Estimated time frame
To register for a non-Hong Kong company under Part 16 of the HKCO, a ForeignCo should submit an application to the CR within one month of establishing a place of business in Hong Kong.
Upon an approval, a Certificate of Registration of Non-Hong Kong Company and the Business Registration Certificate will be issued to the ForeignCo at the same time. If there are no unforeseen complications, the Certificates are normally issued within 13 working days.
According to the current policy, the CR will prosecute all late registration cases.
Registration can be affected by whether or not the company has submitted a completed application form with the supporting documents and prescribed fees.
*Note: Generally, a ForeignCo is required to submit the following supporting documents to the CR:
- A certified copy of the constitution (e.g. charter, statutes or memorandum and articles of association)
- A certified copy of certificate of incorporation (or its equivalent)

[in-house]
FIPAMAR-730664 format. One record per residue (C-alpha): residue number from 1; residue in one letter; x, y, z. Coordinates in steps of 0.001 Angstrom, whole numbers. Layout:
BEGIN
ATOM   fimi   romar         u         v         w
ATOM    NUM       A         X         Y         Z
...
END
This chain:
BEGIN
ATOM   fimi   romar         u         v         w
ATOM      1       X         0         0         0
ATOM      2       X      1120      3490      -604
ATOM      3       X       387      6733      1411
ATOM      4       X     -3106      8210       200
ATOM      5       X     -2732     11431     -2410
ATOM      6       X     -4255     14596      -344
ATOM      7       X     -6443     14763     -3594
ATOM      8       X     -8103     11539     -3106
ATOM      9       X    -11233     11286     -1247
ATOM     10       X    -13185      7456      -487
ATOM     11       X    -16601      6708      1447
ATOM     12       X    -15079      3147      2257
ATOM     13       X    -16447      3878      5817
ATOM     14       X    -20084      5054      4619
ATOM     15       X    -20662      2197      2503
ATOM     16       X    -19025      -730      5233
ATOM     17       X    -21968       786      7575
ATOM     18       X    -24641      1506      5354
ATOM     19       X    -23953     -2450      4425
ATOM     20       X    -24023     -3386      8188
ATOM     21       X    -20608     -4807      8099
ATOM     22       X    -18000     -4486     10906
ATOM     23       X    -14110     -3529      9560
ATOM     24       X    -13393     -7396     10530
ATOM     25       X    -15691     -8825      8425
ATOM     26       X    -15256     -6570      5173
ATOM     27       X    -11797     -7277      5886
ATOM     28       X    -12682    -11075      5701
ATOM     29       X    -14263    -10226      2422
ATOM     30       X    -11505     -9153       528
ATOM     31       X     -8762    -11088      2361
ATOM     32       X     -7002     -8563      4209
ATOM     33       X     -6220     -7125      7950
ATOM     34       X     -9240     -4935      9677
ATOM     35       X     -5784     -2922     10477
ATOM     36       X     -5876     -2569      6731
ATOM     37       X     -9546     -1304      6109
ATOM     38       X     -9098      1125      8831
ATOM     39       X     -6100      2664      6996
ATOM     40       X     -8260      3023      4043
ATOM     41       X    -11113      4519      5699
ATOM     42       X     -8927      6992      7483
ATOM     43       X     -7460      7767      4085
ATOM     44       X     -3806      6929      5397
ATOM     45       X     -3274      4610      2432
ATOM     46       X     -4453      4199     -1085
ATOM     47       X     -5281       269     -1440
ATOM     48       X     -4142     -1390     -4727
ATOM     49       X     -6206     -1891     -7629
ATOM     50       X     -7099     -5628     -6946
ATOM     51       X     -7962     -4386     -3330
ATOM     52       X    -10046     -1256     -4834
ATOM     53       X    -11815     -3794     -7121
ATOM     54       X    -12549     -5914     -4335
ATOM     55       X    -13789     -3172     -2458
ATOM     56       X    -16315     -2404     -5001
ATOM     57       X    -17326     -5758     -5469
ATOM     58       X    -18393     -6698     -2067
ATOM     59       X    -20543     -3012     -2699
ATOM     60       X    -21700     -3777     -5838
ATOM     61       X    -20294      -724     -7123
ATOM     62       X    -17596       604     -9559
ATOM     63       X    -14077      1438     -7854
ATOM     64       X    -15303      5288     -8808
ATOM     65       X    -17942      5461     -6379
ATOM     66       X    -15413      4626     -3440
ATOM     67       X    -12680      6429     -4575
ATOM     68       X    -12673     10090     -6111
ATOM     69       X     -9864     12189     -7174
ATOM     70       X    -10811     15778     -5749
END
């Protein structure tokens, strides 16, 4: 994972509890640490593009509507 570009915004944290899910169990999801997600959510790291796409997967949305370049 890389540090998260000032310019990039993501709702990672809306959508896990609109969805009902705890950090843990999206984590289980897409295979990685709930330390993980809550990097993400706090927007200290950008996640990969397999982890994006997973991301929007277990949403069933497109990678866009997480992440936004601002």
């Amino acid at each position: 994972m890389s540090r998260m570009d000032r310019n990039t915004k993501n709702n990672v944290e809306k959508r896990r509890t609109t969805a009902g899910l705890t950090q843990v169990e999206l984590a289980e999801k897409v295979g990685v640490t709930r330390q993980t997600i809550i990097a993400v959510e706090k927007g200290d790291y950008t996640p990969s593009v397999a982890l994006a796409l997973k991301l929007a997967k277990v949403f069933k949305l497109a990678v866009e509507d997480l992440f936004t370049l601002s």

- A certified copy of the latest accounts (if the ForeignCo is not required to publish or disclose its accounts to the public, it is not required to submit accounts, but the reason must be stated accordingly).
If these documents are not in English or Chinese,
- For the constitution and the latest published accounts in items 1 and 3, only a certified translation in English or Chinese should be delivered for registration.
- For the certificate of incorporation (or its equivalent) in item 2, a certified copy of the certificate in the original language, and its certified translation in English or Chinese should be delivered for registration.